Please ensure Javascript is enabled for purposes of website accessibility
Home / Opinion / Commentary / This new background check policy is only the latest retaliation from Gowan’s House

This new background check policy is only the latest retaliation from Gowan’s House

Journalists work in the Arizona House gallery on April 7 after refusing extensive background checks. (Photo by Rachel Leingang, Arizona Capitol Times)

Journalists work in the Arizona House gallery on April 7 after refusing extensive background checks. (Photo by Rachel Leingang, Arizona Capitol Times)

A note from the editor:

House Republican leaders defended their decision this week to revoke the credentials of the dedicated Capitol reporters by saying the new policy requiring background checks of the Fourth Estate, which allow them to access the press tables they’ve sat at on the House floor since at least the 1970s, is merely about ensuring the safety of the chamber’s 60 elected officials.

We wholeheartedly disagree, and see the move not only as an attack on the press and an affront to the concept of accountable government, but direct retaliation against us and one of our reporters who exposed how House Speaker David Gowan was using state vehicles to crisscross the state and advance his congressional bid.


Jim Small

Naturally, the House has denied that the policy is payback for any media coverage, whether from our reporter Hank Stephenson or another outlet. Yesterday, House Republican spokeswoman Stephanie Grisham unequivocally rejected the idea that revenge was a motivating factor.

“If we were going to be targeting [Stephenson], why would we wait months and months?” she told Phoenix New Times reporter Ray Stern.

Funny she should say that, given the months of retaliation we have endured. And since this isn’t the first time the chamber has tried to prevent Stephenson, if not our entire staff, from accessing the floor.

The actions of the House since January serve as strong evidence that this sweeping policy has less to do with security than it does with retribution against a reporter who dared to investigate the most powerful person in the chamber.

This new policy actually marks the third time Gowan and his staff have tried to bar Hank Stephenson from covering the chamber.

On Jan. 8, four hours after the story about Gowan’s use of fleet vehicles was published, Grisham rescinded the Capitol Times’ access to the media gallery on the opening day of the legislative session.

When I called Grisham to get an explanation, she made no bones about the fact that the paper’s access had been pulled because of the story. She accused the paper of working for Chandler attorney Tom Ryan, who was quoted in the original story saying he intended to file a complaint against Gowan and the others for misusing the state vehicles.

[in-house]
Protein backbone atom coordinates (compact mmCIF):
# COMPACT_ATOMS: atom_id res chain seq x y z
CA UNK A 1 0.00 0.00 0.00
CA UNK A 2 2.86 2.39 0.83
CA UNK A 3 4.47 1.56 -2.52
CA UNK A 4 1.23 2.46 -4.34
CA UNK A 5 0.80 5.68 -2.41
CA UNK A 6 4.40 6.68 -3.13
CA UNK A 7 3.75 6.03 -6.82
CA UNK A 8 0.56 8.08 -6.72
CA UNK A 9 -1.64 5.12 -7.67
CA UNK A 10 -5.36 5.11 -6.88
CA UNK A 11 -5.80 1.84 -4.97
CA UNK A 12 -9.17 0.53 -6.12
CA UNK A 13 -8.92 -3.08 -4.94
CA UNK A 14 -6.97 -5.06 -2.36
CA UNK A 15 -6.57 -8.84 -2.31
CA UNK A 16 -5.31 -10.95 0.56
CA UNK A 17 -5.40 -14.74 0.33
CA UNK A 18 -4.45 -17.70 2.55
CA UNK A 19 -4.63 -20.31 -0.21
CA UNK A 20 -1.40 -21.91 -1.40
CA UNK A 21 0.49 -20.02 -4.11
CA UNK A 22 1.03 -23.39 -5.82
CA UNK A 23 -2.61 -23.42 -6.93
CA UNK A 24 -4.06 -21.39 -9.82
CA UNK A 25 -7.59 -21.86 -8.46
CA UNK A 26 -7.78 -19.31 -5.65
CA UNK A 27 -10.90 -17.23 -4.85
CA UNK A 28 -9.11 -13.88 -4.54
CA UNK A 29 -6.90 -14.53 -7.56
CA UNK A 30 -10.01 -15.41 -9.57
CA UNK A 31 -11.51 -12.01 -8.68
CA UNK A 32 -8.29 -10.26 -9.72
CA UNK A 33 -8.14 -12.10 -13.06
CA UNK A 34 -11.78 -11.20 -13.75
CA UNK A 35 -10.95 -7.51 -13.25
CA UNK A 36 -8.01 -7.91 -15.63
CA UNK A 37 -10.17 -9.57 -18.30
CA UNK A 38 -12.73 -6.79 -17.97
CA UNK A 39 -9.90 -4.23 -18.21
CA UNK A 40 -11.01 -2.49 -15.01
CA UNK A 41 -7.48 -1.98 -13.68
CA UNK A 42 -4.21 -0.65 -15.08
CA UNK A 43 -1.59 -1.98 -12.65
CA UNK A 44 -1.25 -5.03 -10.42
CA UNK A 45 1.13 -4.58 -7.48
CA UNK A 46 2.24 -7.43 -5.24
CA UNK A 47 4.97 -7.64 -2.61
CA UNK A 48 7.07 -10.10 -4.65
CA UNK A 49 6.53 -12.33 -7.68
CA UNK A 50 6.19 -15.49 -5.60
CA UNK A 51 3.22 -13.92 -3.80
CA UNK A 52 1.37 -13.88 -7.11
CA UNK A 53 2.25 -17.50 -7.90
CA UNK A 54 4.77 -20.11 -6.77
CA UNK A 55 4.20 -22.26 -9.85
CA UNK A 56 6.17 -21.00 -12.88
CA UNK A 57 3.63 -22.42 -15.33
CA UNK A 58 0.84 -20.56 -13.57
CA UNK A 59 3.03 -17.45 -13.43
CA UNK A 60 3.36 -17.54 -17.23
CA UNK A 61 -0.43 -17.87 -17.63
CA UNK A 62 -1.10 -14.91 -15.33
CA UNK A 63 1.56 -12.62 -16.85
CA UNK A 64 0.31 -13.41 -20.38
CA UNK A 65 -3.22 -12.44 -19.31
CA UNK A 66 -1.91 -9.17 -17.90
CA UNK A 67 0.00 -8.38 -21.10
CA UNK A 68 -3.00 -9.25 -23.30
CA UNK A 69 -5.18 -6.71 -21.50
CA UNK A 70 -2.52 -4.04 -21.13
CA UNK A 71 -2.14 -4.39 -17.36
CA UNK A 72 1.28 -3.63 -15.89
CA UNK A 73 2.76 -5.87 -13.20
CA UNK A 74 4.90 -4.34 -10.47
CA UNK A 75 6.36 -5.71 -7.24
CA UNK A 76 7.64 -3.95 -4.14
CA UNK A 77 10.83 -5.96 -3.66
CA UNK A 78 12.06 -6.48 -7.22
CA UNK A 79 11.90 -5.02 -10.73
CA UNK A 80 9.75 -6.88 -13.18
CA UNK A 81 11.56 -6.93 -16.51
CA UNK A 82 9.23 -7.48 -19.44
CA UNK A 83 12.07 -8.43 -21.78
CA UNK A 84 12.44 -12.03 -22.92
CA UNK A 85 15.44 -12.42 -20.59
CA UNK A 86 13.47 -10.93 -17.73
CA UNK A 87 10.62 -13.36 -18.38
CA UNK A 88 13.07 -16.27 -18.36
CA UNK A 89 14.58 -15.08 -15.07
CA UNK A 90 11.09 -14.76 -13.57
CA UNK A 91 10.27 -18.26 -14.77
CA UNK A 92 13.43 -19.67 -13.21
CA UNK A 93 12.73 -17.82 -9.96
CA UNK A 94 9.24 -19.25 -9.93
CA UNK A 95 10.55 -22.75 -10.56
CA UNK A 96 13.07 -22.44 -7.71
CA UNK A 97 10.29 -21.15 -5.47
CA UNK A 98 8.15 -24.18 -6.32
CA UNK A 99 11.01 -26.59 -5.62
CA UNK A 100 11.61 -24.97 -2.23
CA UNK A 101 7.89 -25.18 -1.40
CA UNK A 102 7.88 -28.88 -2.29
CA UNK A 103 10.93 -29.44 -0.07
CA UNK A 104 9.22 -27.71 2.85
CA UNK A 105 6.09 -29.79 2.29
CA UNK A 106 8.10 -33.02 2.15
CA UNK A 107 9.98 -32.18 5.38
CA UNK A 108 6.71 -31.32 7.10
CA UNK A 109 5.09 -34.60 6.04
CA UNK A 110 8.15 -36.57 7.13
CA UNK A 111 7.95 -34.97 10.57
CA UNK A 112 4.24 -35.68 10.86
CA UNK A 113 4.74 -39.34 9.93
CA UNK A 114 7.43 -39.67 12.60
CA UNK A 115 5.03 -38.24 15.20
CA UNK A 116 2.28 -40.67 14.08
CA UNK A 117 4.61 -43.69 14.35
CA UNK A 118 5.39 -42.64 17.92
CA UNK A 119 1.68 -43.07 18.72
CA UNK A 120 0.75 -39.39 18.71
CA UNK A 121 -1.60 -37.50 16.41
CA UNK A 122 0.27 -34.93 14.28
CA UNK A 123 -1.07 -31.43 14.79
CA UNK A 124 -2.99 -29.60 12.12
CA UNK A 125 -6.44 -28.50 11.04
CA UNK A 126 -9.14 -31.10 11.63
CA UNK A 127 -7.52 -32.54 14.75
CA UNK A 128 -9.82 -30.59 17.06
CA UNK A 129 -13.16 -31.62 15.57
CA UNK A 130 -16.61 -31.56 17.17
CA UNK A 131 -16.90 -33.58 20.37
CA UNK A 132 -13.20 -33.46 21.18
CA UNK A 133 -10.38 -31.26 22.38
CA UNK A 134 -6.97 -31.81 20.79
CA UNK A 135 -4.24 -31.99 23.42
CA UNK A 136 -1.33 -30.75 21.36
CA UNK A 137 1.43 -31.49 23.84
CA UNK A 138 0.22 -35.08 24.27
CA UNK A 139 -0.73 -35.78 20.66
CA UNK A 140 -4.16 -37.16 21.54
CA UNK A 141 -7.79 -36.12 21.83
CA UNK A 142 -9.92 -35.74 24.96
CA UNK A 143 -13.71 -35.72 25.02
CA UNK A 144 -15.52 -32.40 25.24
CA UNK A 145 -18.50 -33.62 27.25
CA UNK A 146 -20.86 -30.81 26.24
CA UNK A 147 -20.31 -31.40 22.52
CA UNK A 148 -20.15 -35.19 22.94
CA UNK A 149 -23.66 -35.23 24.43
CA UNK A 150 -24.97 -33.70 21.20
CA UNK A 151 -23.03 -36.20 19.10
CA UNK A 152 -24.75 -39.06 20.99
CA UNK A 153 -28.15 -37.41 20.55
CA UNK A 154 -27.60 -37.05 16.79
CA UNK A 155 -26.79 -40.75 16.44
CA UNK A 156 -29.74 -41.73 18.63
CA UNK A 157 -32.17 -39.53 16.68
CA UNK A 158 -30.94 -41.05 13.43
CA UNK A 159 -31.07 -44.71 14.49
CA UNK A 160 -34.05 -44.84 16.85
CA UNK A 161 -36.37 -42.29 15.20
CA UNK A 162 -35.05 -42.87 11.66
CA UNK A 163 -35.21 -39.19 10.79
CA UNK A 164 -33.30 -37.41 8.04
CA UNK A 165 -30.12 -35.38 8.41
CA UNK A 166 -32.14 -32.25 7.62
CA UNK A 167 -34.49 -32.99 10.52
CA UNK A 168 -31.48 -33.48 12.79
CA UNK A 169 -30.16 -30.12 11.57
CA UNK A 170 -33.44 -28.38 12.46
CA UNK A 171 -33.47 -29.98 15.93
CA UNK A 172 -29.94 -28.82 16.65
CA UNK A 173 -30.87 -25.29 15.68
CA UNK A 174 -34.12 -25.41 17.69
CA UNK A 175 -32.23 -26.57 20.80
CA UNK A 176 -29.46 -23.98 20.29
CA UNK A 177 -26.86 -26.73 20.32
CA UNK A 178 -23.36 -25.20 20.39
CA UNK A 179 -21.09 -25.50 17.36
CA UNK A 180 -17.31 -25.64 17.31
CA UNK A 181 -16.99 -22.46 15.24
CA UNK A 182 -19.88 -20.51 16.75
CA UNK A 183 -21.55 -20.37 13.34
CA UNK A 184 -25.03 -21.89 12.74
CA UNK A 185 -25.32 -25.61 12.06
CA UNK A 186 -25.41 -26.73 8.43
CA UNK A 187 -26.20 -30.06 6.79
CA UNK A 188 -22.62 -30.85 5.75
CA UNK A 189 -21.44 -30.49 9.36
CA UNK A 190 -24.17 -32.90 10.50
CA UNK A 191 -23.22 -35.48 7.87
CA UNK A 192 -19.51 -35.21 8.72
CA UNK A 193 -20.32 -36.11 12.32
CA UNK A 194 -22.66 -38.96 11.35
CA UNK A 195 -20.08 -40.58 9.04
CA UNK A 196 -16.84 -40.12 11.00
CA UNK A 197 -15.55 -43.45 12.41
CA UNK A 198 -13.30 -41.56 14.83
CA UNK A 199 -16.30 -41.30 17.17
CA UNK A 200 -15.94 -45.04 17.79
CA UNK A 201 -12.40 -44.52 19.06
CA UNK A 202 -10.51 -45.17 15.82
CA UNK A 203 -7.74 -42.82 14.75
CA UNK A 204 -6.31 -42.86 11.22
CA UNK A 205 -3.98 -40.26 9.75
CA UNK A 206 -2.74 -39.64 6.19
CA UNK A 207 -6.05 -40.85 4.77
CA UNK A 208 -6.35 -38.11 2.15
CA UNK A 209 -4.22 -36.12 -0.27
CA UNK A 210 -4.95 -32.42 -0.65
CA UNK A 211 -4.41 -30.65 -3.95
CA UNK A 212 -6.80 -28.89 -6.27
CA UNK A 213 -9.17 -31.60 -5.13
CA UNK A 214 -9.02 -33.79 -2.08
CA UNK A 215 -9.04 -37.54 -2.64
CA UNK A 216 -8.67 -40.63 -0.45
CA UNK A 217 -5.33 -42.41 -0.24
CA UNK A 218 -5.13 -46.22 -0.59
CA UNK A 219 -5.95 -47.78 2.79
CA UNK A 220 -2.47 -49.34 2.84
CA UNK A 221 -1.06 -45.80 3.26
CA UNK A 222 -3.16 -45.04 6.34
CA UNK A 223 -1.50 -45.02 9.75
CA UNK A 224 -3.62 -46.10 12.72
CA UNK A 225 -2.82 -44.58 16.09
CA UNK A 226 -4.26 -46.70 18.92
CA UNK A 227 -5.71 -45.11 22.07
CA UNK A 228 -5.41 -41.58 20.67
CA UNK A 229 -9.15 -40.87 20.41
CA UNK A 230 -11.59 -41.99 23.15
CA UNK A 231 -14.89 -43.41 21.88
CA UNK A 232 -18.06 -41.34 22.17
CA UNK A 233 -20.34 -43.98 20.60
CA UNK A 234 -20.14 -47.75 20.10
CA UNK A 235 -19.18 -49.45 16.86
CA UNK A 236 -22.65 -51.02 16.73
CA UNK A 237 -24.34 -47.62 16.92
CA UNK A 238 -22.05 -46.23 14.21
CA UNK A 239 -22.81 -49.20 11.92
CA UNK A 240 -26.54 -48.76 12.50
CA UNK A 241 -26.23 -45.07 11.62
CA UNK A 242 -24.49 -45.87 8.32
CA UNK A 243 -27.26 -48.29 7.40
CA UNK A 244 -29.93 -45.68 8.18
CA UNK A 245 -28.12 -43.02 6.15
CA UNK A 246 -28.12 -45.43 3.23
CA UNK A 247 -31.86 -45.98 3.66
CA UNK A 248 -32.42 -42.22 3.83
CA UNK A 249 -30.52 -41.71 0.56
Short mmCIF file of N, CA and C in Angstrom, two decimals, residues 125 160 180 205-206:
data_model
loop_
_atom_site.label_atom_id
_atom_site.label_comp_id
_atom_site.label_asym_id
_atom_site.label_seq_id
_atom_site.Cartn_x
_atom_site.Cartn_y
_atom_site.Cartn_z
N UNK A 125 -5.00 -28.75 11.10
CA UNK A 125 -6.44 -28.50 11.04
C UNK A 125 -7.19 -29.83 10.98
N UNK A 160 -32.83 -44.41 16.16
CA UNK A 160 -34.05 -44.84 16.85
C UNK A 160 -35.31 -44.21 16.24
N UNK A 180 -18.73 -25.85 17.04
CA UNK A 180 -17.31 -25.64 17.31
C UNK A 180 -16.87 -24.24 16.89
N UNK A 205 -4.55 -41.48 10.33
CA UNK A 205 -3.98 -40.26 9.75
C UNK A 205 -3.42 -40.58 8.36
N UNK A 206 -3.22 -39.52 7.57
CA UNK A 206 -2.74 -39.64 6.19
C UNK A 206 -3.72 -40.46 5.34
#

“This can be worked out with attorneys. I’m not going to go any further,” she said before hanging up the phone in the middle of my follow-up question.

In the story, Stephenson detailed how Gowan had used the vehicles to attend political events with a clear nexus to his congressional campaign. It also catalogued how House Majority Leader Steve Montenegro used the vehicles for personal use, in violation of state law and policies.

The night before the story on the House’s use of fleet vehicles was published, Grisham informed the paper that it would have two seats in the press gallery when the Legislature began its session Jan. 11.

But after the story was published, she notified the Capitol Times by email that “there won’t be any space” for the paper on the floor because the chamber had received too many media RSVPs.

Instead, she said its reporters could watch the day’s proceedings, including Gov. Doug Ducey’s state of the state speech, via closed-circuit television in a hearing room on another floor.

The next day, House Deputy Chief of Staff Brett Mecum met with my publisher, Ginger Lamb, as part of an effort to get our access restored. Mecum said the only way that would happen would be if someone other than Stephenson or me – I covered the House for six years – was assigned to cover the House. He also suggested all access issues would be resolved if Stephenson was dismissed from his job.

Needless to say, we never entertained his demands.

Then in early February, the House’s attorney wrote a letter to Lamb outlining claims of “rude and inappropriate conduct” on the House floor by Stephenson. He was accused of a “consistent lack of decorum” since the session began, including that he regularly types on his computer during the chamber’s daily prayer, that he was overly aggressive when questioning elected officials and that he asked accusatory questions of Gowan and House Majority Leader Steve Montenegro.

Those claims had no basis in fact, as evidenced by witness testimony we secured and recordings of the interviews cited by the House attorney.

Not coincidentally, the letter came a day after Stephenson asked Montenegro about his use of a state vehicle to attend a July 2015 American Legislative Exchange Conference summit in San Diego.

In both cases, our attorneys at Ballard Spahr threatened to take the House to federal court. In both cases, the House backed down and allowed Stephenson to continue doing his job unimpeded.